Two discordant city employees ploughing through an incredibly mundane job inspecting benches come to an unexpected and perceptive understanding of each other upon finding one of their charges housing a homeless man who offers up some astute philosophical food for thought. Filmmaker Serkan Bayrak’s debut fiction short Civil Servant (Staatsdiener) looks at the fundamental differences between us all and with his playful, carefully crafted scripting and delicately balanced characters, shows us that no matter whatever way of living you may prescribe to, there is always a middle ground to be found. Set in the natural beauty of Germany’s Erftstadt forest, Civil Servant employs well thought out visual language keeping the viewer engaged in this dialogue led short. With the film very much in the thick of its festival journey, we spoke to Bayrak about scheduling actor rehearsals months before filming in order to better tailor the script for their performances, how some of the more stringently planned scenes actually took away from the freedom of the edit and taking significant breaks in post to experience the film from a fresh perspective.

Is this a very odd but specific job role you happened to stumble upon as inspiration? How did Civil Servant develop as a production?

The story and plot originated from a walk with a friend, we were in the forest and amusingly describing the different benches. I worked on the screenplay for about six months, with breaks in between and gradually the characters grew. Within their dynamics, I was able to incorporate a part of myself into the script. We were understaffed, and there wasn’t a lot of money available either. Fortunately, our cameraman Simon Altmiks was very enthusiastic about the project and had his own equipment and worked alongside me as co-producer. Together, we worked intensively on a resolution to the script which was crucial for the next steps. The more precisely we discussed it in advance, the more flexibility we knew we would have during filming. We had found our desired location beforehand in Erftstadt where the atmosphere was perfect.

The more precisely we discussed it in advance, the more flexibility we knew we would have during filming.

Assembling a team with limited funds was a big challenge. The production team contacted the actors because, until then, I had only worked on advertisements and other such projects so was lacking any kind of expertise in that area. It was so wonderful to find that the actors were interested in the project. They found the screenplay intriguing and we all learned a lot from each other. The two main actors, Matthias Eberle and Felix Lampert had four rehearsal dates, which were scheduled three months before the filming started. This allowed me enough time to refine the screenplay and align it with the actors or make necessary adjustments. This shared space was essential for the project. It was my first time doing something like this and it was an invaluable experience.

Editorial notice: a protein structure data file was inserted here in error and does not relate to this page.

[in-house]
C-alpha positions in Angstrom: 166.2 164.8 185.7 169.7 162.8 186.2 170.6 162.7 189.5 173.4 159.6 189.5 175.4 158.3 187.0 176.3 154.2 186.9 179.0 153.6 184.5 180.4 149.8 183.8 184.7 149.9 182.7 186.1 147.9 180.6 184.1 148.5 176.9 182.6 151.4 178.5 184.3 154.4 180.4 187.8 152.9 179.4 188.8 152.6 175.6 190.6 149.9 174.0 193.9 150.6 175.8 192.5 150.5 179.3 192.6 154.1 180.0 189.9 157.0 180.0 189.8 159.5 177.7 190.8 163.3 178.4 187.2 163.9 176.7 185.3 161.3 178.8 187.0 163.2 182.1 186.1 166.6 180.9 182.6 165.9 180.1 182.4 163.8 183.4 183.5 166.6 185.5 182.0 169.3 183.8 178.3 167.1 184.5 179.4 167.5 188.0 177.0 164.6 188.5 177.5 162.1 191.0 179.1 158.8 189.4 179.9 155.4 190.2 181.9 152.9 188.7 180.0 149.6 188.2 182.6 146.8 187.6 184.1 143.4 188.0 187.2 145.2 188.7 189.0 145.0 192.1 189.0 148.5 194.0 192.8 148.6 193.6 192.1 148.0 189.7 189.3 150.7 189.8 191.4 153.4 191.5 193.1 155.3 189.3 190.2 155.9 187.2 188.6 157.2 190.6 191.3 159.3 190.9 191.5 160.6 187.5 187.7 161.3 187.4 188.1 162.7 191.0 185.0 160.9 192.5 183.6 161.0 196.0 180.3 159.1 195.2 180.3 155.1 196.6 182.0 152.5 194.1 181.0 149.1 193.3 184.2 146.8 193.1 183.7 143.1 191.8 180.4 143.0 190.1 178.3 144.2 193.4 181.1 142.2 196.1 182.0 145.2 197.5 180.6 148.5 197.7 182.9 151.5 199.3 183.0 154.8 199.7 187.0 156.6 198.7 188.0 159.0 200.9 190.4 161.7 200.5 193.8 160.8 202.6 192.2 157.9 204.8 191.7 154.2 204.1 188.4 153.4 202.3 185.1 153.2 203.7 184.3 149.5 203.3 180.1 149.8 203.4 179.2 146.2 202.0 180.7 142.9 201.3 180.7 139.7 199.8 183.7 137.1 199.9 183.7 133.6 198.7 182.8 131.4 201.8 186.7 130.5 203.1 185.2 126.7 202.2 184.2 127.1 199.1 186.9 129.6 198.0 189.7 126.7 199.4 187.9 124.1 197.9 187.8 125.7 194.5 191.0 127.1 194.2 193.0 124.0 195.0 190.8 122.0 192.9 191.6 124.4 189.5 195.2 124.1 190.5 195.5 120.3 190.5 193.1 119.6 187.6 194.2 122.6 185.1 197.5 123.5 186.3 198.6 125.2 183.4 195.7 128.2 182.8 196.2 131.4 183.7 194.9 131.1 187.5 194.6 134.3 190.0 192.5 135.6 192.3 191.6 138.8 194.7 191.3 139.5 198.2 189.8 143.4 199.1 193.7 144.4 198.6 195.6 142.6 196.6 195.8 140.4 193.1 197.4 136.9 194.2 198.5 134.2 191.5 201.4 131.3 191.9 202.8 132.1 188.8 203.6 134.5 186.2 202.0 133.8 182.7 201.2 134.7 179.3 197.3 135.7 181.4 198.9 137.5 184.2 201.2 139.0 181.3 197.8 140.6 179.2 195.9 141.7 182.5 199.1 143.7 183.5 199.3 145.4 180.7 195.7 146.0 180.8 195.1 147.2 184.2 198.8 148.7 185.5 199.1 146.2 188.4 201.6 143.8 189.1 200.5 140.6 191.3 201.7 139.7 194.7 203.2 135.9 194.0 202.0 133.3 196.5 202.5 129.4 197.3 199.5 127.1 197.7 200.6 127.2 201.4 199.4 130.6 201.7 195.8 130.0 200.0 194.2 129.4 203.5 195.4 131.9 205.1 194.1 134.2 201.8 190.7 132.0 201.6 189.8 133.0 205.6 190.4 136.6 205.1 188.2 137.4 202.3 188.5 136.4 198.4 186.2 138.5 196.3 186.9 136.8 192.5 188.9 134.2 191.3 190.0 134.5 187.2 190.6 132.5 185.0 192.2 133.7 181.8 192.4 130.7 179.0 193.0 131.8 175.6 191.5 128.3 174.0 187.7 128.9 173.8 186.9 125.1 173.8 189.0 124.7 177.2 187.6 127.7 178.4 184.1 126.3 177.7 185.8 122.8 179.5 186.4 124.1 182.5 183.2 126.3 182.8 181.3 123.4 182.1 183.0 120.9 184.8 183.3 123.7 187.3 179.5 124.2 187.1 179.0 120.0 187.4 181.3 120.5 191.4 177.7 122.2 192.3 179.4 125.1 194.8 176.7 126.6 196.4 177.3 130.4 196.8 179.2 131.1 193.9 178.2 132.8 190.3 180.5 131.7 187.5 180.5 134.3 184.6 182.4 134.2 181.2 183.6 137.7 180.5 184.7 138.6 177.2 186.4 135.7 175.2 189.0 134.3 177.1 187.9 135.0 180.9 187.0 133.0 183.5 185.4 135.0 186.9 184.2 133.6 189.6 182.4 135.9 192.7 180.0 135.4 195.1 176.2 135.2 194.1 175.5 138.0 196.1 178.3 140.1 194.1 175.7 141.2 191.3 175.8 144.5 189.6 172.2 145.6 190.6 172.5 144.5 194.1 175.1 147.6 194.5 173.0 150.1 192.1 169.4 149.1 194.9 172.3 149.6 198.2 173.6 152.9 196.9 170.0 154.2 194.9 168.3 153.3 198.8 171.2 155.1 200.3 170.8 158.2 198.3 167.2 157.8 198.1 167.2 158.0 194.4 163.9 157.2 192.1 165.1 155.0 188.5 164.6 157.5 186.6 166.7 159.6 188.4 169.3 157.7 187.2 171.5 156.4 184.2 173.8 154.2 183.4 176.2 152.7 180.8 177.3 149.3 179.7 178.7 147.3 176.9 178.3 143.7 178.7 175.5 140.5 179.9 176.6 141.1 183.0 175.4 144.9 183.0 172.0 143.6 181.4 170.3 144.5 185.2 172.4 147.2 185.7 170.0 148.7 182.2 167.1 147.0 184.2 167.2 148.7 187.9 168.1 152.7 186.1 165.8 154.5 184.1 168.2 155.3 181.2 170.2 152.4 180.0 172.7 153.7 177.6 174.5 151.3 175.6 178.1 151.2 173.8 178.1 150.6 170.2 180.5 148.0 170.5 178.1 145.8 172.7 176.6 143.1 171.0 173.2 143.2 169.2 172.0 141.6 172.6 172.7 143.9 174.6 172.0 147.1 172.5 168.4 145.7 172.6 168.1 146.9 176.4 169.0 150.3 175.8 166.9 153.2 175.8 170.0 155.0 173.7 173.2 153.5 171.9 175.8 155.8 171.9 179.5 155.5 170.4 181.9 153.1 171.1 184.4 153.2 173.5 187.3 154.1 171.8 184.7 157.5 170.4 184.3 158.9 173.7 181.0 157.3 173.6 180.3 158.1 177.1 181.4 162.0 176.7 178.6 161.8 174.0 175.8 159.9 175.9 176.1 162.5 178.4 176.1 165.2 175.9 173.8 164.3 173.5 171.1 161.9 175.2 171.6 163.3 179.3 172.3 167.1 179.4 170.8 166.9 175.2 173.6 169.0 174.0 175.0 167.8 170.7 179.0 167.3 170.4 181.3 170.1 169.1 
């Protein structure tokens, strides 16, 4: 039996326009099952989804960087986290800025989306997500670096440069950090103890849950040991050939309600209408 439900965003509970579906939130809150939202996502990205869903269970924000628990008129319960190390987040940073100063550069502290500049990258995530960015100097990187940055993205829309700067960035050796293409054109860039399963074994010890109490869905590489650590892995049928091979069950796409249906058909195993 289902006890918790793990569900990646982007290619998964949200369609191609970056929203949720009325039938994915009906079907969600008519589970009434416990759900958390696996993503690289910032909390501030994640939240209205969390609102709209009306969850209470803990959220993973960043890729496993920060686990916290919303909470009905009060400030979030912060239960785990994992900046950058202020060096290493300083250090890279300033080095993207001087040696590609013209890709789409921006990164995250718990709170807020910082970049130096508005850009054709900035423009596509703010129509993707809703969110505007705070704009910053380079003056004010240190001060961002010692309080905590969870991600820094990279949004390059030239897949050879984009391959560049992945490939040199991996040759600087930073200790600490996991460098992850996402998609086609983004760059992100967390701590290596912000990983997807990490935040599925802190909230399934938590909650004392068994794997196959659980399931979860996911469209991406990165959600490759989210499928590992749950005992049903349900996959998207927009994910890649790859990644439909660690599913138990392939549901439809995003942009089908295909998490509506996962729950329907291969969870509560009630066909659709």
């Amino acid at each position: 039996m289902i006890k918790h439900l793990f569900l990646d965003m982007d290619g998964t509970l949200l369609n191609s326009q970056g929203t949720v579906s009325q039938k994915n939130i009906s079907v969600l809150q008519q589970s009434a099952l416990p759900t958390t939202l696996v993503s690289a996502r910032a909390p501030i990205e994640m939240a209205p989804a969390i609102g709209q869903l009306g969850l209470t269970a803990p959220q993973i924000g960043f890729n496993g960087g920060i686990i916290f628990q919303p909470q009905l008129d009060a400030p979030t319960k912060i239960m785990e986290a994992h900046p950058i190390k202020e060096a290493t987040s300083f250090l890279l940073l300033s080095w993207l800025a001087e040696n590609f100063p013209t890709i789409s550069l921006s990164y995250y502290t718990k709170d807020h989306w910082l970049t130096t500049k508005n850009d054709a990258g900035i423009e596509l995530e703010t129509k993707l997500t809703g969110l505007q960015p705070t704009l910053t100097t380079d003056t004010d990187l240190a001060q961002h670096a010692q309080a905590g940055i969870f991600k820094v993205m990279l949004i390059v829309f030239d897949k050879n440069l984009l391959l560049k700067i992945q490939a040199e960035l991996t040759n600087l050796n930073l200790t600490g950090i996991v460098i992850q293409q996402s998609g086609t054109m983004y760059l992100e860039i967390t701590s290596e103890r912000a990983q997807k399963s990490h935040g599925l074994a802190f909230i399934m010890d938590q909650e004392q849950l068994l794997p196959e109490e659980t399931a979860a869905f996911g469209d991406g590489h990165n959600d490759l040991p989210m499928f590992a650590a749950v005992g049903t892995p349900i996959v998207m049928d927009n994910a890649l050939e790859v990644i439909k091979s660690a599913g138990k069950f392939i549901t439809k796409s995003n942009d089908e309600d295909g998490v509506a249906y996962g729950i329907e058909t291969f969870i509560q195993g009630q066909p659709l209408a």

How was the transition into the actual shoot following all of your preparations beforehand?

Once we had the filming permit, there was no turning back. We all had a call sheet and everything was precisely scheduled. This allowed us time to incorporate improvisation here and there, which had been loosely discussed with the actors beforehand but thanks to the well-planned pre-production, we saved ourselves a lot of time and effort during the actual production. We had a mobile home in the forest which was an intimate and wonderful location for filming. We knew exactly which scene we wanted to shoot first although it didn’t follow a chronological order due to the location. The distances between the benches were quite large, and our supporting actor was only available on a specific day.

It was well organized and we knew beforehand that Asad Schwarz-Msesilamba, who was playing Diogenes, could only work on a certain day. A day of shooting was swapped, so to speak. We also discussed this during rehearsals because the energy of the actors and how they go into the next scene is very important to be in the moment you want. As an actor, this is another challenge, but also for the whole team, which has to think backwards.

The Erftstadt forest location obviously adds a lot to the film’s atmosphere. Tells us about merging the natural beauty of those surroundings with the mundanity of their bench assessing task.